Overthinking helps Madden in a lot of ways, and it definitely transcends into her college choices. She has narrowed it down to Trinity University in San Antonio and Goucher College [a small liberal arts school] in Maryland.

Getting in to college isn’t her greatest achievement to date, according to Madden, it’s the role she plays right here at CP as a leader in the theatre department, president of the Thespian Society [honor society for theater] and lead in several department shows.

“The transition from underclassmen to upperclassmen is tough,” Madden said. “There’s always been a sense of needing to fill the shoes of the people who graduate. They’ve been hard shoes to fill. Now that I’m in a position of leadership, it’s been extremely important for me to set a good example for the underclassmen and leave the department better than how I found it. Admittedly, I’ve been working towards this point since I started theatre in sixth grade, so it’s satisfying that I’ve gotten where I wanted to go.”

While Madden is a leader in many ways at CP, one of her favorite aspects of theatre isn’t the performances, but her friends.

“One of the most miraculous things that has happened to date is that I have grown incredible friendships that I still think, ‘How did I end up with such amazing friends’,” Madden said. “The best part about theatre at CP is the department’s essence of spontaneity. Theatre people are really awesome people. We know how to make progress while having a good time together. The elements of work and fun create a really nice atmosphere. Calling my friends achievements feels a bit odd, but at the same time I’m endlessly proud of them.”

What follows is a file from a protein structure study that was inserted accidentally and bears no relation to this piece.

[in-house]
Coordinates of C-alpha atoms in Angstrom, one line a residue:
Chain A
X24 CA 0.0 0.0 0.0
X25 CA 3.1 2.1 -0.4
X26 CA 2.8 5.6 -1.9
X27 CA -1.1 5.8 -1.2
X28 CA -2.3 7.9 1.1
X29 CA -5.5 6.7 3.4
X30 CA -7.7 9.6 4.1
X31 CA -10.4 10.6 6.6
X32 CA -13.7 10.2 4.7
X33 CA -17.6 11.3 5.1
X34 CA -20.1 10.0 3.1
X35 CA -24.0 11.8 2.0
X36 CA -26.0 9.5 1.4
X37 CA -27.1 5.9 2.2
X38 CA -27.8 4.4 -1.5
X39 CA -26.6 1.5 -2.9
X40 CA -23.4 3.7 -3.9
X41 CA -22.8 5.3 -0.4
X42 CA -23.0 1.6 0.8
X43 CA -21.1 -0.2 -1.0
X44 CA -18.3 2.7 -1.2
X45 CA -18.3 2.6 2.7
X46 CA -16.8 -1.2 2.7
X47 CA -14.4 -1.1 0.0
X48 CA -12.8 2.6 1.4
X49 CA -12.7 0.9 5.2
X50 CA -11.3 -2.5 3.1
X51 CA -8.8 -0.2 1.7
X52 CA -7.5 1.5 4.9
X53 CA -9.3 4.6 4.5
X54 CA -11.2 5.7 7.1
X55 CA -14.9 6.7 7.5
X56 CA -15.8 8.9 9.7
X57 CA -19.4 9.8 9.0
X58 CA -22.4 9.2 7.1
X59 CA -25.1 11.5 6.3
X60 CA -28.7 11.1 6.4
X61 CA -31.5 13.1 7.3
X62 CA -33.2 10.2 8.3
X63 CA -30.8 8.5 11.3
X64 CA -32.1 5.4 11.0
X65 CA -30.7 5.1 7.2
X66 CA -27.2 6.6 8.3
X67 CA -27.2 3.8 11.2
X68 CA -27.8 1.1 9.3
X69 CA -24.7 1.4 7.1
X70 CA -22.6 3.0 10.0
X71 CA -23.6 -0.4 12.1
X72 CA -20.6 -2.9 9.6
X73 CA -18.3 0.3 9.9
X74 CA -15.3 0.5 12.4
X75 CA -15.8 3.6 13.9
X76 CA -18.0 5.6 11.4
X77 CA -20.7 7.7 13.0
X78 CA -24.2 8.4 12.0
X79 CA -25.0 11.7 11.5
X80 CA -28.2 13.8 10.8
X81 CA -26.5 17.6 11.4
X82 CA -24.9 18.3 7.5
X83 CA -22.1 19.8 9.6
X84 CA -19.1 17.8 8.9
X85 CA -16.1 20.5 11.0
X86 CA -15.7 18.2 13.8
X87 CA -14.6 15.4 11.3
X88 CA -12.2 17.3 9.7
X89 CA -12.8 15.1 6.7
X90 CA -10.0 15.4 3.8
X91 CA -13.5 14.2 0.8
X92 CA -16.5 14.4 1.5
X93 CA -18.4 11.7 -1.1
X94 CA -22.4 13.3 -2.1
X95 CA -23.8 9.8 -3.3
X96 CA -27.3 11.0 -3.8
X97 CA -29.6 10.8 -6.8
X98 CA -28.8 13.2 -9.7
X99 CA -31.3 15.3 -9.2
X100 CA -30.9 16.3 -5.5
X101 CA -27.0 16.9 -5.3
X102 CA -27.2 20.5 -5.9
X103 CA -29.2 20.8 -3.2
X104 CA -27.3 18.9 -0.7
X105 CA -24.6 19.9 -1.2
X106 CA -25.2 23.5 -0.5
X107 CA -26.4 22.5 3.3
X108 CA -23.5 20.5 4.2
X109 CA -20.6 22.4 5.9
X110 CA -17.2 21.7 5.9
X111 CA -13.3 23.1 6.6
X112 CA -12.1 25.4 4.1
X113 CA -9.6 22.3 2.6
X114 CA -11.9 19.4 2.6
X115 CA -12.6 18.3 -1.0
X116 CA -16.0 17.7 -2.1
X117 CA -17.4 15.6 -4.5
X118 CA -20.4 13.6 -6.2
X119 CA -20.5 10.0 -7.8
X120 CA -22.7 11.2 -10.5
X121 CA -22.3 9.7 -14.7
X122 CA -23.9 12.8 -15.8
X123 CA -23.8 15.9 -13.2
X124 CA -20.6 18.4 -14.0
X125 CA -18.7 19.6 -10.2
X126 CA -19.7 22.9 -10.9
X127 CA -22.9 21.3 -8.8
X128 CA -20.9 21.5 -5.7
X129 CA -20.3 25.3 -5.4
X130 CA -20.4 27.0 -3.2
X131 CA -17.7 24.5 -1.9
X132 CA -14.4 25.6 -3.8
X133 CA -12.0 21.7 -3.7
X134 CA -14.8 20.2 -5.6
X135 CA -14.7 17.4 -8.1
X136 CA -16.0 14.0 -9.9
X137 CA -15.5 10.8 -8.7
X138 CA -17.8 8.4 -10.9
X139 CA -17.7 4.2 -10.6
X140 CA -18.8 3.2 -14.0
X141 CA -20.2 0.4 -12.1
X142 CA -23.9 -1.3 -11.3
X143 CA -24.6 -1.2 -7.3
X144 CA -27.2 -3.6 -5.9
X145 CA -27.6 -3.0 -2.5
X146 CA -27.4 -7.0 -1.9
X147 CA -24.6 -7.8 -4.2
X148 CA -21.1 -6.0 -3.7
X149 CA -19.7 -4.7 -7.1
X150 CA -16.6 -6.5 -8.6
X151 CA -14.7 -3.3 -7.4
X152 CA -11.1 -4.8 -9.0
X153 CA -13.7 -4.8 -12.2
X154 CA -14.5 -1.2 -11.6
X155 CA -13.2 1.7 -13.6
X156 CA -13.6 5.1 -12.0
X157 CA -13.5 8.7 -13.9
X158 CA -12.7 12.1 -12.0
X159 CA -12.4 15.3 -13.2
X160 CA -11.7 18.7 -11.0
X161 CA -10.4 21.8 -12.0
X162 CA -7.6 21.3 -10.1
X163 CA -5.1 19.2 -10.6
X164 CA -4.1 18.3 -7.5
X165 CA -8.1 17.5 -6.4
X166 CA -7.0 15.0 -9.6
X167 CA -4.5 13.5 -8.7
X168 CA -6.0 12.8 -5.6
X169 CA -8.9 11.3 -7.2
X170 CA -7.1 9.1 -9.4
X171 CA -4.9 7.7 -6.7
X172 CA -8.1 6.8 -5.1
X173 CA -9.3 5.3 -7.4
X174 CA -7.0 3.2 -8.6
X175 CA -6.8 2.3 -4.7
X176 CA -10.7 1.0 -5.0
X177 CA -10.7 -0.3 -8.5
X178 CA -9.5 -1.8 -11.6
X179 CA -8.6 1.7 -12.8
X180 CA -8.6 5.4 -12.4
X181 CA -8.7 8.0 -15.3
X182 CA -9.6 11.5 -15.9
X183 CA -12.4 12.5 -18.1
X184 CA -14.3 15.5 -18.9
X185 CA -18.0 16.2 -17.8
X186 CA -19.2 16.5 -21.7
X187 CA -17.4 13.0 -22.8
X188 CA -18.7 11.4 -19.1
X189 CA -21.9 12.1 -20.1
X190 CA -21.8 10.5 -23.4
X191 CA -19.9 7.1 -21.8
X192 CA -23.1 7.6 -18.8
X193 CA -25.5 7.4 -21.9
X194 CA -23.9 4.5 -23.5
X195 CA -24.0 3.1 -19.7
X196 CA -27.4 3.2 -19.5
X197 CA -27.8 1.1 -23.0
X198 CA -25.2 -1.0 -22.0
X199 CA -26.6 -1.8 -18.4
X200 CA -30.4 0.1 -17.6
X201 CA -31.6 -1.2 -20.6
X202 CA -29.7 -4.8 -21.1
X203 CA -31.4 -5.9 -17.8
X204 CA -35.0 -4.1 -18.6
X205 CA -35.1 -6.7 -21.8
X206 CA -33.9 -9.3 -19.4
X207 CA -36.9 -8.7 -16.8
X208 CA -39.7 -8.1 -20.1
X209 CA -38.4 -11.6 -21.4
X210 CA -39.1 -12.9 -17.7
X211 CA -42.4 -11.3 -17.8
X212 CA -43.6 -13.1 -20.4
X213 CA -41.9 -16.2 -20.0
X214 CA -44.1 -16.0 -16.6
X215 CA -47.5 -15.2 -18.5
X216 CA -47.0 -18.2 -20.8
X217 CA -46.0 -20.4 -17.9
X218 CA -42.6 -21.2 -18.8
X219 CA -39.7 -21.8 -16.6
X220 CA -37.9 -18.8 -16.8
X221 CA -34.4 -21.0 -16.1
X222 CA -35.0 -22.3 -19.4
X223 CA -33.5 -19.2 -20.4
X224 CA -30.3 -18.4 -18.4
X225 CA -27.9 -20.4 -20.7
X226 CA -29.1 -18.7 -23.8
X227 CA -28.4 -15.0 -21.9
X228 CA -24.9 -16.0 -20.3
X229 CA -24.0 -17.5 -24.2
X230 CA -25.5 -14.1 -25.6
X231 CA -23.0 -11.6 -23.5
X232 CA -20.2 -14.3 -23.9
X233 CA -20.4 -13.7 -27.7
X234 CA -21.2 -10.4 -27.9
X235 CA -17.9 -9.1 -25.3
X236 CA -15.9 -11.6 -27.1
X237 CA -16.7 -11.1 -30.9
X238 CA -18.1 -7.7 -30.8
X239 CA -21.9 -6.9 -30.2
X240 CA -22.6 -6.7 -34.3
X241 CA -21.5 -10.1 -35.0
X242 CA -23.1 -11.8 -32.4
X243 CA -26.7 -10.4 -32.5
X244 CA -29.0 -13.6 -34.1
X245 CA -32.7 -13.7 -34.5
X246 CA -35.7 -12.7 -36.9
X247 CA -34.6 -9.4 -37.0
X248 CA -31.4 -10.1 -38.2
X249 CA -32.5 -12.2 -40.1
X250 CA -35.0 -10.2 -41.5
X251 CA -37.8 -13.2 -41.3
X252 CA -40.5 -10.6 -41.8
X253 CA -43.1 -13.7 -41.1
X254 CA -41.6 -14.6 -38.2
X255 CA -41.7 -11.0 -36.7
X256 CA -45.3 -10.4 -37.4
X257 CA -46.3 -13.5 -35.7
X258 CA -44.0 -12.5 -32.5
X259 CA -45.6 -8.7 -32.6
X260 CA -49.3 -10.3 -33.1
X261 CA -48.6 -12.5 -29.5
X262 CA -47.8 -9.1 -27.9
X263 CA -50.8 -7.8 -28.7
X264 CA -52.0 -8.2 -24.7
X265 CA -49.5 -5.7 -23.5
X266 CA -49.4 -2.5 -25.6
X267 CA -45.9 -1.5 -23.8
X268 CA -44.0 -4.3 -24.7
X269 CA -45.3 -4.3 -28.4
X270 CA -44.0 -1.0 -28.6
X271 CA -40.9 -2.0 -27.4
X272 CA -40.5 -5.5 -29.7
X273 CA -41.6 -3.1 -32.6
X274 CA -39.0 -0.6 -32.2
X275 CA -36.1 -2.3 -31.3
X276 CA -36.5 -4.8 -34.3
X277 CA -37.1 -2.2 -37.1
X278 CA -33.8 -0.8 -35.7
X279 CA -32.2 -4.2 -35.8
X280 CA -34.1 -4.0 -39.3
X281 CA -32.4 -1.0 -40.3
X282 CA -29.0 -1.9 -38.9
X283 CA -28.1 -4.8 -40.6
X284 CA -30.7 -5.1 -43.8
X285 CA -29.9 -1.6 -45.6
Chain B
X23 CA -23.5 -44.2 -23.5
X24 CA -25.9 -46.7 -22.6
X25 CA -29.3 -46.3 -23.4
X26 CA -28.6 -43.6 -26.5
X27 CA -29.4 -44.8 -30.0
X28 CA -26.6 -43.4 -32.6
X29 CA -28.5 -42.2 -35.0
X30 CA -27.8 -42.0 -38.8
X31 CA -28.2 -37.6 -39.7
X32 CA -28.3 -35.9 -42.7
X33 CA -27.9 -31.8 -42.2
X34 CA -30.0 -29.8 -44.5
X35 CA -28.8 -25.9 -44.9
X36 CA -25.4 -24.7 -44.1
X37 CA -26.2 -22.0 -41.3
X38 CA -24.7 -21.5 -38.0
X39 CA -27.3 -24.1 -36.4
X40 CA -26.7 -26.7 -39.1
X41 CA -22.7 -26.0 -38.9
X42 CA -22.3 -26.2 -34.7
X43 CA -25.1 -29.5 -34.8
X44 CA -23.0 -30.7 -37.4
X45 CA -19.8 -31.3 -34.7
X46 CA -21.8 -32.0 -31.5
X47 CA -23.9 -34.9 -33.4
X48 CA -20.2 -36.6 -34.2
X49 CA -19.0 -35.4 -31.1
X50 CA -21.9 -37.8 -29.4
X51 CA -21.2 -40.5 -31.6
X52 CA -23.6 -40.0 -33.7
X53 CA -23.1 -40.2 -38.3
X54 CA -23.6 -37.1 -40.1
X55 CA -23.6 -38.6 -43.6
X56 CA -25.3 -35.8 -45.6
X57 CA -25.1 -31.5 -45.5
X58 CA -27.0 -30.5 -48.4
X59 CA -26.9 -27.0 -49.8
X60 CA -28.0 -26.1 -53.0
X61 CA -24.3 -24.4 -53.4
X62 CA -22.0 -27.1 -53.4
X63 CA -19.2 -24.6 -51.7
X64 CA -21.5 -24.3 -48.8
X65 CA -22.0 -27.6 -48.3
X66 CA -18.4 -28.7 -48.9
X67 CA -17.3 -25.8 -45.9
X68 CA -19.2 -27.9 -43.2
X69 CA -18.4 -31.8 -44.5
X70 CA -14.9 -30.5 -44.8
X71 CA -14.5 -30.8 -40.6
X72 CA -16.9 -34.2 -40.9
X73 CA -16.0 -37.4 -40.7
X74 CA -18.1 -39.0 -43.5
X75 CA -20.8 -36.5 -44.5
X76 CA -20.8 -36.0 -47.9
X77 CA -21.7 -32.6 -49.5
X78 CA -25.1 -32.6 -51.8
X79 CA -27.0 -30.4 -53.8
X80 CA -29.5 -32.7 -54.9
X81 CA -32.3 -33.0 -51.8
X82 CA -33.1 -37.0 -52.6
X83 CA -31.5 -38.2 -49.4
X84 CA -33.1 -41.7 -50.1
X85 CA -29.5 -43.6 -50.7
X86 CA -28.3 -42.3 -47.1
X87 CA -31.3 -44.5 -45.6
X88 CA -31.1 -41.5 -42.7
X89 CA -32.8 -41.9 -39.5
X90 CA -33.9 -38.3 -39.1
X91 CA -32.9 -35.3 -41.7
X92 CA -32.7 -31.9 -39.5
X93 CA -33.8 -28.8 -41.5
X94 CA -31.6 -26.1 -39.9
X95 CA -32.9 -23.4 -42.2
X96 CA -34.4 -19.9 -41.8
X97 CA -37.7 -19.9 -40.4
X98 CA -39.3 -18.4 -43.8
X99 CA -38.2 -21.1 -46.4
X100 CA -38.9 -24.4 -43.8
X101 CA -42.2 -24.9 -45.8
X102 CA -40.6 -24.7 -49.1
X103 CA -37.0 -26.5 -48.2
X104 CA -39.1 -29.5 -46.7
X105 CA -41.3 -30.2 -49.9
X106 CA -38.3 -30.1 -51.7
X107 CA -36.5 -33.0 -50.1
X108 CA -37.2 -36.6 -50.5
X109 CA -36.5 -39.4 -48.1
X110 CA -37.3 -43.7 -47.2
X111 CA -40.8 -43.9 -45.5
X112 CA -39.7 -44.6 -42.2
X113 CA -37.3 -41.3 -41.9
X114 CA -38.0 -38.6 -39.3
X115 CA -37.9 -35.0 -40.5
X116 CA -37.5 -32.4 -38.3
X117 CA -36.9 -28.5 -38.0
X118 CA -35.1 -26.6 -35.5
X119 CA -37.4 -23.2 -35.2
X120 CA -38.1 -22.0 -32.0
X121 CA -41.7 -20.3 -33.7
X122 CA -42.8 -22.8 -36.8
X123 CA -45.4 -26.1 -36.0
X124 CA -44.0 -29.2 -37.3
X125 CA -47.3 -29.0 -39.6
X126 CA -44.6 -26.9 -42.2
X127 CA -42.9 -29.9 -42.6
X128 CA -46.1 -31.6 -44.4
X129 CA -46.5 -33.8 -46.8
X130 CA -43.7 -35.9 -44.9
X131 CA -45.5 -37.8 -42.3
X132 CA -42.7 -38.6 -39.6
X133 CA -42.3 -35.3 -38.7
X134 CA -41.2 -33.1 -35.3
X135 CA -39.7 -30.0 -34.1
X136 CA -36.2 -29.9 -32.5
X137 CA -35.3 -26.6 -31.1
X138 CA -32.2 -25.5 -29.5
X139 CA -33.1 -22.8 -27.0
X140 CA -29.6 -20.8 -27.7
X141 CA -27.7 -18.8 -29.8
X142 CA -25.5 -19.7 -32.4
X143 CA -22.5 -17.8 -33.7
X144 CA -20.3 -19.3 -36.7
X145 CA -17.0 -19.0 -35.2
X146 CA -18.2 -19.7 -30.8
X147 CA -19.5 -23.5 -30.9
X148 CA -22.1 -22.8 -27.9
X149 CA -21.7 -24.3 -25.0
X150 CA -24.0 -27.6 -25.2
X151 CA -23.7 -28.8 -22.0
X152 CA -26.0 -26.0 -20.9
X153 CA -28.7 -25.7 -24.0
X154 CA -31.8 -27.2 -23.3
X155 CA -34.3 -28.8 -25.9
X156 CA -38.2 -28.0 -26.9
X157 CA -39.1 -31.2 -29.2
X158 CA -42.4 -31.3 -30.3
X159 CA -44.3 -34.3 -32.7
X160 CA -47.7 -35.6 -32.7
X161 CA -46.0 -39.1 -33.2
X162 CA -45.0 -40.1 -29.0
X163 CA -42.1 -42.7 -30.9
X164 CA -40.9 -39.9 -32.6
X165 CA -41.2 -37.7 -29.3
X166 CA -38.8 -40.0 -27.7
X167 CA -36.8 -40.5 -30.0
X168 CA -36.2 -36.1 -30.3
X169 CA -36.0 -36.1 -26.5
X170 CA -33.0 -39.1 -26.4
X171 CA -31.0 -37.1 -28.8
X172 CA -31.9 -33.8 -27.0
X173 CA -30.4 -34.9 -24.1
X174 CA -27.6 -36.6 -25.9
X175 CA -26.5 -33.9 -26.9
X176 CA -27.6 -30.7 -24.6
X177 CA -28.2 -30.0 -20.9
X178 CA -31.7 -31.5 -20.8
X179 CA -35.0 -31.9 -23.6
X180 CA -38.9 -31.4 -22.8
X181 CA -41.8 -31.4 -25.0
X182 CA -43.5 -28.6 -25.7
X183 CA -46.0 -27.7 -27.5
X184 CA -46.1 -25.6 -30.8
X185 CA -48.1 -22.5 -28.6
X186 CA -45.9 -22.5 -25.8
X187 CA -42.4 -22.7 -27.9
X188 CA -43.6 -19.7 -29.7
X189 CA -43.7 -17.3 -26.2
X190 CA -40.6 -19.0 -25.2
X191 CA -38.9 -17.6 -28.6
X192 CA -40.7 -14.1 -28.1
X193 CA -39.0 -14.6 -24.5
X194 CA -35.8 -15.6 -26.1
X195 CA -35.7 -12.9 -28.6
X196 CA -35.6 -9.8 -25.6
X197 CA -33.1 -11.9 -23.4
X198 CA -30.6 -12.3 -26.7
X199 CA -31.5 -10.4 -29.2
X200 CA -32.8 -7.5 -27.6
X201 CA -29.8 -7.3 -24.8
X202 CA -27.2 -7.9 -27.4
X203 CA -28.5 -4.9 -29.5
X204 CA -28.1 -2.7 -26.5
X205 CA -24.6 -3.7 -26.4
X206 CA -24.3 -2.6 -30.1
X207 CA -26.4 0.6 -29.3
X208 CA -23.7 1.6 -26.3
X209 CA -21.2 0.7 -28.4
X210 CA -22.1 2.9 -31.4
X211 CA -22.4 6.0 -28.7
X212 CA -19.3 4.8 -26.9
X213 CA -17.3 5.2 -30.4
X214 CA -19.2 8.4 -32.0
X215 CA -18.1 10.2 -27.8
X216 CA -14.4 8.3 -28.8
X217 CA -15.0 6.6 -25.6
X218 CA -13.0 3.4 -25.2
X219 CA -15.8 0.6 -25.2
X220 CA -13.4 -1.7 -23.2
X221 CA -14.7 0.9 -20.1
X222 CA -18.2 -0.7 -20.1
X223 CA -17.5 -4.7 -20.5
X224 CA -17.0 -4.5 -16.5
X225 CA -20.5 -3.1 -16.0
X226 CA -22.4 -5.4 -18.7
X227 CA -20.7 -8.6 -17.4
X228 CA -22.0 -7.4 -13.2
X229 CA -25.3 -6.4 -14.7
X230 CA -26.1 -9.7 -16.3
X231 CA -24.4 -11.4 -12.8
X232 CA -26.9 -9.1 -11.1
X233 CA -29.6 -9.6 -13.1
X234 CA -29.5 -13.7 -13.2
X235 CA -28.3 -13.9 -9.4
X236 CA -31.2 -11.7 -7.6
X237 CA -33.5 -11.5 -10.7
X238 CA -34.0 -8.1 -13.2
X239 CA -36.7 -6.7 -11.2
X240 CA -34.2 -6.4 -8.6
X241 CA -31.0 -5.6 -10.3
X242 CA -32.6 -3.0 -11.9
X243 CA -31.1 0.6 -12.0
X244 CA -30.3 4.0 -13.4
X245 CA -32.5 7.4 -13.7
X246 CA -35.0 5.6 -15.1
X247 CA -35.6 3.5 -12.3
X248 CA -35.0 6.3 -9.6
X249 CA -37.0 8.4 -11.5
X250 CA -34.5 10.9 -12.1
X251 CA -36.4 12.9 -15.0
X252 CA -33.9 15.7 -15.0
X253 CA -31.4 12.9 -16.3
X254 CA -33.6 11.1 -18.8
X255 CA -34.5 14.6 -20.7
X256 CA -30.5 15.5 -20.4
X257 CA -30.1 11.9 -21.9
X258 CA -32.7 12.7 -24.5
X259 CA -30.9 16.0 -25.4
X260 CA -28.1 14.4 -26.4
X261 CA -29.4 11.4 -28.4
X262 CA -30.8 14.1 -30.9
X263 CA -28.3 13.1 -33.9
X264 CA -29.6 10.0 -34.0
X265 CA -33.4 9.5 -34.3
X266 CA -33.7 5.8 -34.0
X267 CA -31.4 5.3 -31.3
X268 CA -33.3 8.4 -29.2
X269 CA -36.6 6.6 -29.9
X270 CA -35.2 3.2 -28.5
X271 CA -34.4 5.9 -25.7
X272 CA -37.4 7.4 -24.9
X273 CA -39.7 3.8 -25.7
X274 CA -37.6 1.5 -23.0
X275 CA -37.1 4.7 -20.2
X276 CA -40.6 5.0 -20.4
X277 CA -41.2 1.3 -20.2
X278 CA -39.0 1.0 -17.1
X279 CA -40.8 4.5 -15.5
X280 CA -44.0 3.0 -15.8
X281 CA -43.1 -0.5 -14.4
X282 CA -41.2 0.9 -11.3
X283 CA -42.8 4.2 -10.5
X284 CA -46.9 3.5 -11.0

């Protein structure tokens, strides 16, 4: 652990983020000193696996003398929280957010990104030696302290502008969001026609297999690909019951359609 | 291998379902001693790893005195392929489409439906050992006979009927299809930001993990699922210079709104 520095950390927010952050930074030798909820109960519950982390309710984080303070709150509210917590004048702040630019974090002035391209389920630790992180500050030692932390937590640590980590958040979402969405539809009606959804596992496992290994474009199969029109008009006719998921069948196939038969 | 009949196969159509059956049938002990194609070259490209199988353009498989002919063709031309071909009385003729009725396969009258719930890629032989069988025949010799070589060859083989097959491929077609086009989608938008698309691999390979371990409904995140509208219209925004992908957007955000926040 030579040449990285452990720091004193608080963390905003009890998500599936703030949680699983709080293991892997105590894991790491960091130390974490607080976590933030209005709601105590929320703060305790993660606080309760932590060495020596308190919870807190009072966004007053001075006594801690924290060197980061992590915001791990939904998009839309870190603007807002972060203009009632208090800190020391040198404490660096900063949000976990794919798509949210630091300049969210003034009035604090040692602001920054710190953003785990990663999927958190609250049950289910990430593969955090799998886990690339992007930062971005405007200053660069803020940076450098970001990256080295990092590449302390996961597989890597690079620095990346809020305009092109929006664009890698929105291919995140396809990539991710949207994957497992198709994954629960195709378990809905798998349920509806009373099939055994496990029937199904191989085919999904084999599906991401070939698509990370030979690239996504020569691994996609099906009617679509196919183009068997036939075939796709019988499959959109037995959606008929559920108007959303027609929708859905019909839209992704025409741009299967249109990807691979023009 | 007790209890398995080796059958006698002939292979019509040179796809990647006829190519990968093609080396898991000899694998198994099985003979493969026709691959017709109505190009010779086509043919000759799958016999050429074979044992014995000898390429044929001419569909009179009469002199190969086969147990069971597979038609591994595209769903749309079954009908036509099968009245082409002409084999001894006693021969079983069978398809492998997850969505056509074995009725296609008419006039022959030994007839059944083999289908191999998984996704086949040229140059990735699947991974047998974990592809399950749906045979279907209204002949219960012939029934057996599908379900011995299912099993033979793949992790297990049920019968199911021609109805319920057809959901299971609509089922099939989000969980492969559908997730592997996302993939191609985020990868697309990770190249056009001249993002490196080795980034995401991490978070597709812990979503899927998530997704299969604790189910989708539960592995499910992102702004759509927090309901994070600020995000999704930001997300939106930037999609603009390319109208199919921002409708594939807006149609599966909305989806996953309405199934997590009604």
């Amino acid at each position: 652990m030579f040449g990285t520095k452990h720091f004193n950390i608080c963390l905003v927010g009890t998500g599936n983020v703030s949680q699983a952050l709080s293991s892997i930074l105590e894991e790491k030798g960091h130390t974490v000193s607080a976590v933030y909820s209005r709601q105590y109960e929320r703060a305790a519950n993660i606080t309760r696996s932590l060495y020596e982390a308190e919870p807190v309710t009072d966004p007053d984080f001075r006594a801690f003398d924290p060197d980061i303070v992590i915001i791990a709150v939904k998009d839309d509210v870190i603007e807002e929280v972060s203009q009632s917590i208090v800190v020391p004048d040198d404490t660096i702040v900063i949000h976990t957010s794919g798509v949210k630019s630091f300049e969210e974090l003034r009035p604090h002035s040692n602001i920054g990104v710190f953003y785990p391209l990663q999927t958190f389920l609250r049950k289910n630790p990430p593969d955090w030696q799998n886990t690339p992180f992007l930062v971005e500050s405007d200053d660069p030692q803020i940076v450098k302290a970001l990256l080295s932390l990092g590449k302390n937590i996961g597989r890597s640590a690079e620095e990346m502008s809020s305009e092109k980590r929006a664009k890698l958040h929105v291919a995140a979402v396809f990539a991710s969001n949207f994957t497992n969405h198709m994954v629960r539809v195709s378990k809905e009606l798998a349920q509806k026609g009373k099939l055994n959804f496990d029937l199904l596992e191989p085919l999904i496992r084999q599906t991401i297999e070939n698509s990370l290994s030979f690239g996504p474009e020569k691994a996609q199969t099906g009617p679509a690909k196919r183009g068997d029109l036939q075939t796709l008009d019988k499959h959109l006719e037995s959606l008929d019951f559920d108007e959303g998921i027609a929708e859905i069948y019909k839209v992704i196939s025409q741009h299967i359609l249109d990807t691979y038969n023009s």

Despite being a leader in the department, cultivating lasting friendships and a career, Madden still has one major regret.

“I am not involved with any other programs outside of CP,” Madden said. “Not extending myself and failing to go out for other productions is my biggest regret. And the stupid part is that I had opportunities right in front of me and I was too timid to try. If I had involved myself with theatre outside of school, I might have pursued a degree in theatre.”

Even though Madden was not involved in theatre outside of school, the art form has a close place in Madden’s heart for many reasons, mainly the telling of the story.

“Theatre is storytelling,” Madden said. “Unlike books, movies or other mediums of storytelling, there is the direct connection of energy between the story and the audience. The give and take of energy during a performance is incredible, practically indescribable from my point of view from the stage.”

Madden’s love of story can also be expressed when she is performing, and the magic that happens when she steps onto the stage, bringing a 2-D character to life.

“It’s hard to explain [the feeling when performing], but the best thing I can find to say is that from the stage I can always feel the mood of the air,” Madden said. “Theatre is a unique and important form of storytelling. The way the energy of a great performance makes me feel makes it important to me. My love of storytelling makes it important to me. The ability to think about life from another perspective other than my own makes it important to me. It feels right. It makes me happy. What more can a person ask?”